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Michalis "MsM" Michael is a producer, mixer and recording engineer based in North London, UK. Though he may be best known for his early bedroom productions which helped "put grime on the map," there's much more to his story. More recently working in world class studios with pop stars such as Ed Sheeran, and teaching Mix With The Masters courses, Michalis is always moving forward.

Here's our chat with Michalis:

Can you tell us some of the recent projects you've worked on?

I recorded and mixed Skepta's - Ignorance Is Bliss album. That was fun as I don't get to record as much as I used to. We locked ourselves away for a few months for that. Erm.. I also mixed slowthai's debut album - Nothing Great about Britain, and a lot of mixes for songs he's put out since. I've done some mixes for Mahalia's album and EP, Young T & Bugsey's mixtape and also KSI's recent album. And the rest lol It's good to be busy. I try not to stop learning. That’s what keeps me going.

How would you define your main role on most of the projects you work on?

It started as djing, production and recording, then gradually transitioned to mixing. I’ll still record and get involved on projects from an exec production role but for now mixing definitely takes up the majority of my time.

How did you get started in your area of the business? Do you play any instruments?

A lot of my family are musicians. My dad played guitar for a living so I was learning that as a kid but was more interested in the guitar amps and tech etc. I took lessons but just didn't stick to it. I was always interested in the technology side of it more. This was the early 2000's and things were just moving ITB so I caught the wave of new technology as it happened. When studios started to become available at home... And here we are now.

Can you briefly describe a moment of frustration from your past work, and what you may have done to overcome the obstacles? Would you approach it differently now?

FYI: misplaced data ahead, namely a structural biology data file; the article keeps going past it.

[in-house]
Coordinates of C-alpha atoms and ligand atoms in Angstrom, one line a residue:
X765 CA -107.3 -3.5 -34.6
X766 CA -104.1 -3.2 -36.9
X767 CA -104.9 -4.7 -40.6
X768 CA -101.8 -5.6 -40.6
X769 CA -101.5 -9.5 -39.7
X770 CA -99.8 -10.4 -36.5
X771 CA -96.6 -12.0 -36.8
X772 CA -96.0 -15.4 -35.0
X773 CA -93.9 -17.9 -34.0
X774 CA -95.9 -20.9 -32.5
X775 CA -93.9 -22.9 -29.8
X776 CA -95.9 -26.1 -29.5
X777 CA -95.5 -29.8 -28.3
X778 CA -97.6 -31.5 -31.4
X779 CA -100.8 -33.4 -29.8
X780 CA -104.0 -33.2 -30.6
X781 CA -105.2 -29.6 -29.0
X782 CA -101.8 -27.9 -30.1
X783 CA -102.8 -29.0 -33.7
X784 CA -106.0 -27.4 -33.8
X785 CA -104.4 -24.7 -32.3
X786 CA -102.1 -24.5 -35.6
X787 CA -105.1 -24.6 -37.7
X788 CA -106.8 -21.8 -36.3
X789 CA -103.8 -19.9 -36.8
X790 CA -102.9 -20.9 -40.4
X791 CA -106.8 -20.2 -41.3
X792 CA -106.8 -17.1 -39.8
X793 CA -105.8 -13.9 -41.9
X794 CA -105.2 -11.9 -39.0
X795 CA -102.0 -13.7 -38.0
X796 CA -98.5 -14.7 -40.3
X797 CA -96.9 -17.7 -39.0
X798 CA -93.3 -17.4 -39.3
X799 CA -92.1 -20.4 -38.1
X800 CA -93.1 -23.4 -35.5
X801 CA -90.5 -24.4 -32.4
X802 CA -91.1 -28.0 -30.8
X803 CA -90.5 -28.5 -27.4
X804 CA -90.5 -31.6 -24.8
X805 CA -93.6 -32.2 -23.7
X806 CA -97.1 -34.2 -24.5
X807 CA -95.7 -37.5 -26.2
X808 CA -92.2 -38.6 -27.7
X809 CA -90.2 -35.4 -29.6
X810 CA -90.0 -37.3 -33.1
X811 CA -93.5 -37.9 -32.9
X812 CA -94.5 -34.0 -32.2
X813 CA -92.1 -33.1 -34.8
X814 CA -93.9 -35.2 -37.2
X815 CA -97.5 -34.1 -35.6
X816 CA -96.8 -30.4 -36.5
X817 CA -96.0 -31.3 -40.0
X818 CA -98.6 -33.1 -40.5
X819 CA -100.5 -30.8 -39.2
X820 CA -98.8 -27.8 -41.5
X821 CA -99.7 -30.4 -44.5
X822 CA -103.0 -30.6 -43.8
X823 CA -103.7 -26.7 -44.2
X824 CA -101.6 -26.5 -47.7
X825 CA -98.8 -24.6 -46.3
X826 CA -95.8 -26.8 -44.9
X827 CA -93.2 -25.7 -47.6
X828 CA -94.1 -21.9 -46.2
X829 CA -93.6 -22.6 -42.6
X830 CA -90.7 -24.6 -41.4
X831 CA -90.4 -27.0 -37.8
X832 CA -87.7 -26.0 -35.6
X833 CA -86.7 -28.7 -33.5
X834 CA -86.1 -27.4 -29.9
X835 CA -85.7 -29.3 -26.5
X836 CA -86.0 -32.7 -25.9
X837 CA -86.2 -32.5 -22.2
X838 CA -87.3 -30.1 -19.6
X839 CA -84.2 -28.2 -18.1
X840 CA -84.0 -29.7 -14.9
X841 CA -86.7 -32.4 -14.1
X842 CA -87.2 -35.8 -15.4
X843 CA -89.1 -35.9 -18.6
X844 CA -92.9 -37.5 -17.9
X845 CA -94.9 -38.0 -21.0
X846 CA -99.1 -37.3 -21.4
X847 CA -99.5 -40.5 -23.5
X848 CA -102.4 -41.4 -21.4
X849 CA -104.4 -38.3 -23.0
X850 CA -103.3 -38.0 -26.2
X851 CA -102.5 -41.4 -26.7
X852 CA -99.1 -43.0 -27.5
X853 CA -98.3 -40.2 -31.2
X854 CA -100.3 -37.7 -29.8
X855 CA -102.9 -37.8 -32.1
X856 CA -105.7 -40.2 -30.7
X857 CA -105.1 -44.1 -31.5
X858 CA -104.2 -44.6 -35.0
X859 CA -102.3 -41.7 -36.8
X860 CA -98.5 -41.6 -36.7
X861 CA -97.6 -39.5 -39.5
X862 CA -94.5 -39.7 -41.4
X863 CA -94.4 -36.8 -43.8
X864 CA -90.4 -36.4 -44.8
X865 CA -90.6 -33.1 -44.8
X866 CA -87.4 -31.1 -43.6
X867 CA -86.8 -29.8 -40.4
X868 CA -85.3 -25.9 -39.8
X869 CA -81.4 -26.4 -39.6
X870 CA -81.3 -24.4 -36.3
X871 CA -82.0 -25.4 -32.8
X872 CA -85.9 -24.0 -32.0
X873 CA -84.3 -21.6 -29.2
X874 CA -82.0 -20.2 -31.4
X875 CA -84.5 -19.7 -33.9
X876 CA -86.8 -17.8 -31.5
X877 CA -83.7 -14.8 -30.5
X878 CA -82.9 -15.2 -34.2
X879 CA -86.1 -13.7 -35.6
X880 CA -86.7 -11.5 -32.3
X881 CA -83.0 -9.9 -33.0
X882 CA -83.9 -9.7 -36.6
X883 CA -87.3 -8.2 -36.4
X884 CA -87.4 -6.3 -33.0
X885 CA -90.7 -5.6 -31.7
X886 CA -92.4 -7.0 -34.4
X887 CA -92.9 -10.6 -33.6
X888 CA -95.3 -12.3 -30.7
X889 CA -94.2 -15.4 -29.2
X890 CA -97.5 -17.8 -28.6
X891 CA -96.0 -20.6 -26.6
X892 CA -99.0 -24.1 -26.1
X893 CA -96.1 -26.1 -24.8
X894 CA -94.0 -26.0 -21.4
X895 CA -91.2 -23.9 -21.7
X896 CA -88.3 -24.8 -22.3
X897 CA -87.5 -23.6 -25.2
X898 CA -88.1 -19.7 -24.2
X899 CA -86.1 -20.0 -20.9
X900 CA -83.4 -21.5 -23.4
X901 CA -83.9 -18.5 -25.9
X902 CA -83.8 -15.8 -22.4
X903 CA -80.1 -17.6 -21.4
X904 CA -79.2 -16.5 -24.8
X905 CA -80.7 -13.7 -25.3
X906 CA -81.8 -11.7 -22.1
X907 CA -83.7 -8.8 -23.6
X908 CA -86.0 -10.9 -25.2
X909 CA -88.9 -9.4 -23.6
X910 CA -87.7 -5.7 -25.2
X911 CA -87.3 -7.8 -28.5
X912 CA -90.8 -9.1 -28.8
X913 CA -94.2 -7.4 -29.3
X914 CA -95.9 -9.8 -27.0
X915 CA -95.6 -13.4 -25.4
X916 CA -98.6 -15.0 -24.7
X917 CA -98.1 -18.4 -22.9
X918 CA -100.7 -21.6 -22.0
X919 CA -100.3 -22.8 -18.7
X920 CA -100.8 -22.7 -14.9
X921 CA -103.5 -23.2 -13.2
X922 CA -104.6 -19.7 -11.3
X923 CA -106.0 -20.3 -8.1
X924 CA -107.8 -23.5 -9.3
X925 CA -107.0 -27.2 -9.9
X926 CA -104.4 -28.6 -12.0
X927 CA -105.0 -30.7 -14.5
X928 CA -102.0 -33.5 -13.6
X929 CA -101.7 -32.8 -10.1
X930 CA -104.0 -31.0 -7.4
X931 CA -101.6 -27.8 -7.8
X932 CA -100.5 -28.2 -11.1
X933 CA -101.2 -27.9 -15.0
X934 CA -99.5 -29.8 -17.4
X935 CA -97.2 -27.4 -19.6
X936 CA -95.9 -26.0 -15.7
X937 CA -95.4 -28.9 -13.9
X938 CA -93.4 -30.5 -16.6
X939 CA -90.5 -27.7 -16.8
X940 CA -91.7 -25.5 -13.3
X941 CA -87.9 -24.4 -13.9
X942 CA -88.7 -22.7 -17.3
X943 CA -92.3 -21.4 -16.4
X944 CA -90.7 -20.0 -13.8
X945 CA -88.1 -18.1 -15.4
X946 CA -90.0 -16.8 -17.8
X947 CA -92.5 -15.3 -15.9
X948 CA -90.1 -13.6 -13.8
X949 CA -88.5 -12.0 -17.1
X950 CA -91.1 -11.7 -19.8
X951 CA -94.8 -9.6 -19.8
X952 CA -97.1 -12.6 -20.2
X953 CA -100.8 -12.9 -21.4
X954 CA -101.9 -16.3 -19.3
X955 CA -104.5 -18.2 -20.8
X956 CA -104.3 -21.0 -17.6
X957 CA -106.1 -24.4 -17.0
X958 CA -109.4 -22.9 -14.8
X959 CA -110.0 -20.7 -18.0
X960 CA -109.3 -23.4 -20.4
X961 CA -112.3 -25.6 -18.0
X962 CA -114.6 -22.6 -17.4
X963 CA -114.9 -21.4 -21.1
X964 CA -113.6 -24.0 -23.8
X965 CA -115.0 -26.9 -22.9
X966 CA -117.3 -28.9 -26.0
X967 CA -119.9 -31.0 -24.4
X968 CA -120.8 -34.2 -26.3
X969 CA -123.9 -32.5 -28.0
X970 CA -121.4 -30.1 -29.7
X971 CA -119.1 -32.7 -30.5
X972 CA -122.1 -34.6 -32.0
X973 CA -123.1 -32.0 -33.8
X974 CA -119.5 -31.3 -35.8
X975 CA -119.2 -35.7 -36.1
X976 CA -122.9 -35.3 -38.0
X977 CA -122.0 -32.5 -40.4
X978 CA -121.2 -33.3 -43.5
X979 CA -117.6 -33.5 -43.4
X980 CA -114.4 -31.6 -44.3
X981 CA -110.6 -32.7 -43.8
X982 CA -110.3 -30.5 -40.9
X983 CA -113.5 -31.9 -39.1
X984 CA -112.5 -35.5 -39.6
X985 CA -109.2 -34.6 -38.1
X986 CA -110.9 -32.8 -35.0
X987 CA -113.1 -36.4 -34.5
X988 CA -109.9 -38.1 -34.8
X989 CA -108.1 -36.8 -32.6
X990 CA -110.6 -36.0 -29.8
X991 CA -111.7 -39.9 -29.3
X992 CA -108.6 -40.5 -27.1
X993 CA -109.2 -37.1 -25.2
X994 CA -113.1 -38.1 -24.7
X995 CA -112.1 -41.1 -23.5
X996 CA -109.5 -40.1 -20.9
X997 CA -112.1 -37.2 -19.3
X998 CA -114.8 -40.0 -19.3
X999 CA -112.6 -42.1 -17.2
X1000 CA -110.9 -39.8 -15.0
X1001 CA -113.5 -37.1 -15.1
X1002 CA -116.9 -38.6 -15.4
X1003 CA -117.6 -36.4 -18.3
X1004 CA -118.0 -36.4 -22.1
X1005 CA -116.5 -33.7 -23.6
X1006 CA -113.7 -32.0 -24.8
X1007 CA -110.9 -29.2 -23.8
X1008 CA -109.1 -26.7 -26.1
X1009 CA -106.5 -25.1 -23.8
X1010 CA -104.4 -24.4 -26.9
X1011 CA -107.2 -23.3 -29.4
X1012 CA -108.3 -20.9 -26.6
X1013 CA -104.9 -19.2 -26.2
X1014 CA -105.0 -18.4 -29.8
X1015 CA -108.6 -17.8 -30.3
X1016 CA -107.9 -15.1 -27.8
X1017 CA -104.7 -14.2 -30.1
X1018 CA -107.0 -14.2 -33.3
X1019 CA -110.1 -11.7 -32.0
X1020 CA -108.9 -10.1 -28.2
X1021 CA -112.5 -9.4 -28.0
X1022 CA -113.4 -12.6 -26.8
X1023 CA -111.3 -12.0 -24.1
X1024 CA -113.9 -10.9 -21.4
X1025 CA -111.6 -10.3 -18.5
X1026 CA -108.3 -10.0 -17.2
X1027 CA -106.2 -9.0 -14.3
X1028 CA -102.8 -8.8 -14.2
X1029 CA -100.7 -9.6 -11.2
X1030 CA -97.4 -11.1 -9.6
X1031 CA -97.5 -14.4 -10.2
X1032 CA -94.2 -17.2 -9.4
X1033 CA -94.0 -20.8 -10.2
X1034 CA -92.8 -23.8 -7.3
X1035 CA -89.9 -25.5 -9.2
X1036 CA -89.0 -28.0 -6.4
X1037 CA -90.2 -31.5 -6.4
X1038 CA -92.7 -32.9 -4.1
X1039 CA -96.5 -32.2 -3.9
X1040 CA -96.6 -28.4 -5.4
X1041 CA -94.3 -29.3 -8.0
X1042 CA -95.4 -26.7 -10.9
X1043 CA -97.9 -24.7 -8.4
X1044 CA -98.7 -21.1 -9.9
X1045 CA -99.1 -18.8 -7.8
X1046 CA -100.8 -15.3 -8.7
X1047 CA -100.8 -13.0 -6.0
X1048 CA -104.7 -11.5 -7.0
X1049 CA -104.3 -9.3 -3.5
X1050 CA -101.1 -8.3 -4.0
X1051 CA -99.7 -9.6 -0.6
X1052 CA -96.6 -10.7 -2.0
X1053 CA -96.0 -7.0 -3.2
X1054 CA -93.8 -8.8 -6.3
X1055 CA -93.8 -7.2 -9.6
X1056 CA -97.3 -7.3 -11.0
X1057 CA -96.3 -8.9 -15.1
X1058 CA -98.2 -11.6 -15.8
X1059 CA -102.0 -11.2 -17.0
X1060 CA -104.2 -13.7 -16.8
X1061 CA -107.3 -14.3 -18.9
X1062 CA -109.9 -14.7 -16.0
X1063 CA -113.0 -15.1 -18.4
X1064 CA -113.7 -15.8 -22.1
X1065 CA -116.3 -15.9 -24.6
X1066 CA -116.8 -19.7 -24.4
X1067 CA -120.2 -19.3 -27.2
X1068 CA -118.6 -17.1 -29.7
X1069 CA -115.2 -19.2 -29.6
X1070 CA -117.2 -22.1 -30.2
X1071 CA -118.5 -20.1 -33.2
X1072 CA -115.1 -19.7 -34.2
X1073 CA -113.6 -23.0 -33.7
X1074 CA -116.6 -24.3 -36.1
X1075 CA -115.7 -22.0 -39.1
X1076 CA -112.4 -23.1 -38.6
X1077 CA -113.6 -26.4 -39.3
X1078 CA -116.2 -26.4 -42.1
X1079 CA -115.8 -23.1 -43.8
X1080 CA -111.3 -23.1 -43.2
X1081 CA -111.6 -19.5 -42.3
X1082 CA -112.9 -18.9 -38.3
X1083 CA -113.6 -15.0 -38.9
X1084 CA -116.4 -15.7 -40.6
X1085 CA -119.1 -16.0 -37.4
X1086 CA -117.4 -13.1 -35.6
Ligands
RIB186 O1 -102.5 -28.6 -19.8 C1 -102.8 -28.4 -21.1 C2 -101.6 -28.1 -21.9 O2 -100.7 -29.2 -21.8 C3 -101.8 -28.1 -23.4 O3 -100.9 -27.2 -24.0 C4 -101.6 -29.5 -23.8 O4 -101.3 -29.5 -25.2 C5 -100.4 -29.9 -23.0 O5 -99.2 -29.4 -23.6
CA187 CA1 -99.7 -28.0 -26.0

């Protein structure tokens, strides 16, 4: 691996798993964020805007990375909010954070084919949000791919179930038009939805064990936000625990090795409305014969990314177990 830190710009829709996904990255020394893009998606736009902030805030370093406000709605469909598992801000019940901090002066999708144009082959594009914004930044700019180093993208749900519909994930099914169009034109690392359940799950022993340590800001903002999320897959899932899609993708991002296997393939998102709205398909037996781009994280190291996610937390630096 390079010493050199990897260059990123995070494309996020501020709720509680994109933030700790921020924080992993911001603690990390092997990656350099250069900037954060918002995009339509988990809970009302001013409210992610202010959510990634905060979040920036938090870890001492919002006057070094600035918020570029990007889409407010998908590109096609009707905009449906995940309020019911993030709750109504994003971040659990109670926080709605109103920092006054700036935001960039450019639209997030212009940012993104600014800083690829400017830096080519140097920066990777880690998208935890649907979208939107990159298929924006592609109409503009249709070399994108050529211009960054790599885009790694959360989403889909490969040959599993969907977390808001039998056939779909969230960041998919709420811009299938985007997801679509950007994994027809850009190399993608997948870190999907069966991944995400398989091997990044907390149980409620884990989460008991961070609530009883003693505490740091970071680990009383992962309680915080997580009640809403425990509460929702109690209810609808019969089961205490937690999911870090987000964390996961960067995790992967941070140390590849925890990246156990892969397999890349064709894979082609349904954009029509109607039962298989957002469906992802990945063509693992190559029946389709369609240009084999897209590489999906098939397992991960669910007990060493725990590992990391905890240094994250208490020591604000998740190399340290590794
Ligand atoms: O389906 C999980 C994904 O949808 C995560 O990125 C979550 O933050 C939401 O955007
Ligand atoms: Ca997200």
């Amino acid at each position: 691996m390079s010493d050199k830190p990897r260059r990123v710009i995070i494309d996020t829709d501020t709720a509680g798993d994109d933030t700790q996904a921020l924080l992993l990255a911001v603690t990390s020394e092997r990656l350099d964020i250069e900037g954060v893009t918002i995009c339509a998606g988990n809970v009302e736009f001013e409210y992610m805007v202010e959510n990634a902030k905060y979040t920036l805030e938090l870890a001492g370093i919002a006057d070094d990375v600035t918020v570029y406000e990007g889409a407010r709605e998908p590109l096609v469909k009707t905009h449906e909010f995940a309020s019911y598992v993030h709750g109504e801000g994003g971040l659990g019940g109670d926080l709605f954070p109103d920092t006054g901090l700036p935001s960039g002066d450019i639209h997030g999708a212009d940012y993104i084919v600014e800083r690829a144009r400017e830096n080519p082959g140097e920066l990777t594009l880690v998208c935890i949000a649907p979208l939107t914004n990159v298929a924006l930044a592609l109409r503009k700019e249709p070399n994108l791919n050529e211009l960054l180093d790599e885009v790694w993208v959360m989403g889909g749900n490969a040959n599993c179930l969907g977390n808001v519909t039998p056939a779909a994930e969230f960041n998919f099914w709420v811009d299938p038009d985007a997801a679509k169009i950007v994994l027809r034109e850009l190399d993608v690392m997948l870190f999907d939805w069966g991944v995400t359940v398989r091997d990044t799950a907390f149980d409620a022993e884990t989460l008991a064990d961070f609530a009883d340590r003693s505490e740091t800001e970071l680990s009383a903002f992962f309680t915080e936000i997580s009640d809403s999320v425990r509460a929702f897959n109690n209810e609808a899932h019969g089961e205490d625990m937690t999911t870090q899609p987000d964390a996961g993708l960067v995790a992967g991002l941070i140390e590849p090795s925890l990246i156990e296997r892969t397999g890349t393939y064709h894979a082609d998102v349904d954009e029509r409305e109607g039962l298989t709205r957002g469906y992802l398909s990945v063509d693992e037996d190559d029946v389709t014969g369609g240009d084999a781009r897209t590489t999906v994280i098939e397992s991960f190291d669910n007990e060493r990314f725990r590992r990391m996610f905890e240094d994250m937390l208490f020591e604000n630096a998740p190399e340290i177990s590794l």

While I can’t pick one isolated incident I feel a big part of engineering is finding your workflow and system. Anytime a situation has frustrated me I will try to find a way of avoiding it or being better prepared next time. From file prep to backups of files it's about refining the process. Half of the job is frustrations and overcoming it.

Is there any gear you find yourself turning to most when working on a project?

Other than my Mac.... My monitors and monitoring chain are really the only things I rely on with every song. I use Amphion Two18's with Basetwo 25's, One 18's and Ns10's. That's my nearfield setup and for mains I have the Hedd Tower Mains. Conversion is a big thing for me too. I use the Crane Song Quantum stuff for my monitoring DA. That thing's special. For my headphone rig I use a Lynx Hilo and Chord Mojo as my headphone amps and a combination of phones. From the Audeze line I have my LCDX's and MX4's, and also some in ear iSine's which I love!

I recently got a SPL Hermes which lets me insert all my hardware in different orders and chains. I love that. It's made me appreciate certain boxes even more now. I've been using my Chandler Curve Bender and Anamod ATS1 a lot lately because of it.

Do you have any words of wisdom for people who might aspire to get where you are in their own careers?

I can only speak for my own experiences but what I’ve seen is it’s all about persistence and real dedication combined. You really do need to live what you want to be. Complete dedication.

How long have you been working with headphones, and what inspired you to start including them in your workflow?

I had some standard headphones lying around and never got into them. Audeze lent me some LCD-X’s and that was it. I was hooked. I’ve started a headphone collection since then including the LCD-X's, MX4's and the iSINE in-ears. I love those. I like the idea of different perspectives and being able to hear different things quickly. Like different speaker / room combos that are easy to switch between. I tend to use them at the beginning and end of a mix. I find in the beginning it helps me with clicks pops breaths etc and at the end it’s the final check as it bounces. I like that. It kind of forces you to pay close attention for any last minute issues. It's a dangerous and expensive hobby though. The headphone rabbit hole.